Achieving Success: The Key to Building Startups in Boston

Just last year, Klaviyo went public, adding to the parade of startup success stories. But they all showed what’s possible for the many people who dream of building a successful business in the Boston area. When you put it all together, Lyman says, you get some of the primary building blocks for a successful startup ecosystem. And what Boston may lack in nightlife, it surely makes up for in brain power and long history of startup success. As Seseri says, success begets success.

When it comes to building startups in Boston, success begets success. Hubspot, the market-dominating inbound marketing company, is just one story of what’s possible in this thriving East Coast ecosystem. From Wayfair to Acquia, iRobot to Carbon Black, Boston has seen its fair share of successful exits over the years.

When Hubspot founders Brian Halligan and Dharmesh Shah began their journey as MIT graduate students in 2004, they had a groundbreaking idea in an industry that was still in its infancy. But with the support of their prestigious university and the region’s experienced venture investors, they were able to turn that idea into a thriving business that eventually went public in 2014, with a current market cap of over $30 billion.

Boston’s success as a startup hub can be attributed to a variety of factors. According to Emily Knight, president of The Engine Accelerator, which works with tough-tech startups emerging from research labs, the 35 colleges and universities in the Boston area provide a unique breeding ground for innovative ideas.

  • The Engine Accelerator: a spinoff of MIT, providing support for “tough tech” startups.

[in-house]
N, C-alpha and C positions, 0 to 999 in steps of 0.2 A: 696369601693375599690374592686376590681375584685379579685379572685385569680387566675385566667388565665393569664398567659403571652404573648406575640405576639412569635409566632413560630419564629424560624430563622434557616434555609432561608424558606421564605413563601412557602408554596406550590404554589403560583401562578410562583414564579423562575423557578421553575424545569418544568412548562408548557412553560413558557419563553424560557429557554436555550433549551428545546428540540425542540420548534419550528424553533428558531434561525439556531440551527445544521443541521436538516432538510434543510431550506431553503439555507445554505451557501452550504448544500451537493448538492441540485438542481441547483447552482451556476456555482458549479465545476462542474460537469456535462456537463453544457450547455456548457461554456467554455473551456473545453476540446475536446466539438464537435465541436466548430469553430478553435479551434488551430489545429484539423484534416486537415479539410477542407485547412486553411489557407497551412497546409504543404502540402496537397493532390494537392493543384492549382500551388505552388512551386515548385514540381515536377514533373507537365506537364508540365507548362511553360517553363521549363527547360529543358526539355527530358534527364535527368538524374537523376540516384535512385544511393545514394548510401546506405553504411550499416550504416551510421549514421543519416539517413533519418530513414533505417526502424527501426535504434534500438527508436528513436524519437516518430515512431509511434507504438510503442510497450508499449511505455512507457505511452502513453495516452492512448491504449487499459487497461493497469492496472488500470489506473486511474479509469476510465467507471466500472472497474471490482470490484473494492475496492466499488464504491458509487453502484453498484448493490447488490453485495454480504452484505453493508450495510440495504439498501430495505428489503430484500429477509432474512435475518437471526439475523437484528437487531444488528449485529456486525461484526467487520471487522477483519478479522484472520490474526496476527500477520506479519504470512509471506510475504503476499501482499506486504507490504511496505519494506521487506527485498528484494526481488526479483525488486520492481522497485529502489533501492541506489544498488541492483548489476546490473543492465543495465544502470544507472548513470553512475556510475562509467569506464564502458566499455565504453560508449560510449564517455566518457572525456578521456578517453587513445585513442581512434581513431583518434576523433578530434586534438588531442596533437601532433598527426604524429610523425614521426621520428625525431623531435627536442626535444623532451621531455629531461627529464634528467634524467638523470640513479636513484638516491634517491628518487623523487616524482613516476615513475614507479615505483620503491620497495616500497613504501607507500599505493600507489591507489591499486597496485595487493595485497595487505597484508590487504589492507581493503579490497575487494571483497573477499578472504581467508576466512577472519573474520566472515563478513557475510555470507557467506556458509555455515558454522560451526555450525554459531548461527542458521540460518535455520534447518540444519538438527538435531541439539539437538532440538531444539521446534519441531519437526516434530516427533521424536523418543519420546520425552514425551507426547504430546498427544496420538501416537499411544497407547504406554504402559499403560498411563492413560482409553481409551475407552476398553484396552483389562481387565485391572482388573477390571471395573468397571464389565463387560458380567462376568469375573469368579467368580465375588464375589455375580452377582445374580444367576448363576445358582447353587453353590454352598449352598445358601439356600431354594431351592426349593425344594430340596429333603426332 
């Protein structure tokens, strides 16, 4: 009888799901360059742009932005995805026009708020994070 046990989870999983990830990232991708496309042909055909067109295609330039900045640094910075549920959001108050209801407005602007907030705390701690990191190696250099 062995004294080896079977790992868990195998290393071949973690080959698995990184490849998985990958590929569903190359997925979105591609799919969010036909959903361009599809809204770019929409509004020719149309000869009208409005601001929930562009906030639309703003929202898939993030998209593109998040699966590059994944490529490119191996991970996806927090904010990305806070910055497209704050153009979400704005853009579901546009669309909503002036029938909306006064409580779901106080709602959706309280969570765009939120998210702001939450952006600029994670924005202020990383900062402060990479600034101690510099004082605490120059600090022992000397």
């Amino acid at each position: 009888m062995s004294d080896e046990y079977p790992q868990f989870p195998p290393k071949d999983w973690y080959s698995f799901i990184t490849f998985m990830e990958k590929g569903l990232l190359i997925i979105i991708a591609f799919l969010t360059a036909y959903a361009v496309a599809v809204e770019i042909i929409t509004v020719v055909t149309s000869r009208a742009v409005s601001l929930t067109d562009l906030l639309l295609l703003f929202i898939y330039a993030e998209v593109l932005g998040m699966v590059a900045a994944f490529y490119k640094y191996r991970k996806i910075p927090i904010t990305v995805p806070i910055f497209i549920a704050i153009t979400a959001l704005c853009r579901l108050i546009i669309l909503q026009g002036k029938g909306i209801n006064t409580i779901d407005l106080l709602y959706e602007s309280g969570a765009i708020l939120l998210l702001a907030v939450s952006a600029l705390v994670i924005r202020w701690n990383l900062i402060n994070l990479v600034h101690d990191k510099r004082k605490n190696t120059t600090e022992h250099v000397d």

• Boston’s universities: home to 35 institutions, including Harvard, MIT, and Tufts.

But it’s not just ideas that thrive in this region. Lily Lyman, a partner at Boston-based investment firm Underscore VC, notes that the wealth of talented individuals flowing out of these institutions is a major appeal for their firm.

“The combination of tech, R&D, and talent in Boston is unparalleled. In fact, about one-third of Underscore’s portfolio comes straight from the university system, with a focus on schools like Harvard, MIT, and Northeastern,” Lyman explains.

And with the recent addition of Boston-born company Klaviyo to the list of successful startup “parades,” the city’s entrepreneurial spirit continues to thrive. Rudina Seseri, managing director at Glasswing Ventures, believes that this success breeds more success.

“As these companies generate wealth for their founders, it creates a self-sustaining cycle of successful startups. And with each new success, more and more entrepreneurs are inspired to take the leap,” Seseri says.

This momentum can be seen in the growing number of venture investments in the Boston area, which PitchBook reports as fourth in the nation in Q4 of 2023. That’s no small feat for a relatively small city nestled in an even smaller state.

But while Boston may be punching above its weight on the venture investment scale, it does face some limitations, particularly in terms of attracting young founders. The city is infamous for its high housing costs, deteriorating public transit system, and early bar closing times.

“Every city has its challenges, but what’s truly important is creating a supportive environment for startups to thrive,” says Seseri, referencing the many incubators and accelerators, like MassChallenge, Greentown Labs, IDEA, and Roxbury Innovation Center, that are popping up to foster early-stage ideas.

Indeed, Boston’s rich history of startup success speaks for itself. And as Seseri notes, this success begets even more success.

“To keep the wheel turning, we need to continue supporting founders and celebrating their successes. The more success we see in this region, the faster the cycle of innovation and growth will spin.”

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Ava Patel

Ava Patel is a cultural critic and commentator with a focus on literature and the arts. She is known for her thought-provoking essays and reviews, and has a talent for bringing new and diverse voices to the forefront of the cultural conversation.

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